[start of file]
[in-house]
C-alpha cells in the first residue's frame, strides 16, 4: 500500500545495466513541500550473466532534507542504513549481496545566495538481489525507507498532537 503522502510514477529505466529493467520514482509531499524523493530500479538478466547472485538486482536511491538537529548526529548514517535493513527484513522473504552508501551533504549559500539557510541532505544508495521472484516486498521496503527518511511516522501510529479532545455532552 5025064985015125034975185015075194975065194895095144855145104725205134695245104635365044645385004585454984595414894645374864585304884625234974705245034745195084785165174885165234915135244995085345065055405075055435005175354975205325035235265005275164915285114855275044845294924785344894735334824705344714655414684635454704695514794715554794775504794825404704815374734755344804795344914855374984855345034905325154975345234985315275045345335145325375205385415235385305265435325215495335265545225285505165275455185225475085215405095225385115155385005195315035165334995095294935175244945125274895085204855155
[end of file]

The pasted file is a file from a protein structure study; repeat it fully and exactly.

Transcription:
[in-house]
C-alpha cells in the first residue's frame, strides 16, 4: 500500500545495466513541500550473466532534507542504513549481496545566495538481489525507507498532537 503522502510514477529505466529493467520514482509531499524523493530500479538478466547472485538486482536511491538537529548526529548514517535493513527484513522473504552508501551533504549559500539557510541532505544508495521472484516486498521496503527518511511516522501510529479532545455532552 5025064985015125034975185015075194975065194895095144855145104725205134695245104635365044645385004585454984595414894645374864585304884625234974705245034745195084785165174885165234915135244995085345065055405075055435005175354975205325035235265005275164915285114855275044845294924785344894735334824705344714655414684635454704695514794715554794775504794825404704815374734755344804795344914855374984855345034905325154975345234985315275045345335145325375205385415235385305265435325215495335265545225285505165275455185225475085215405095225385115155385005195315035165334995095294935175244945125274895085204855155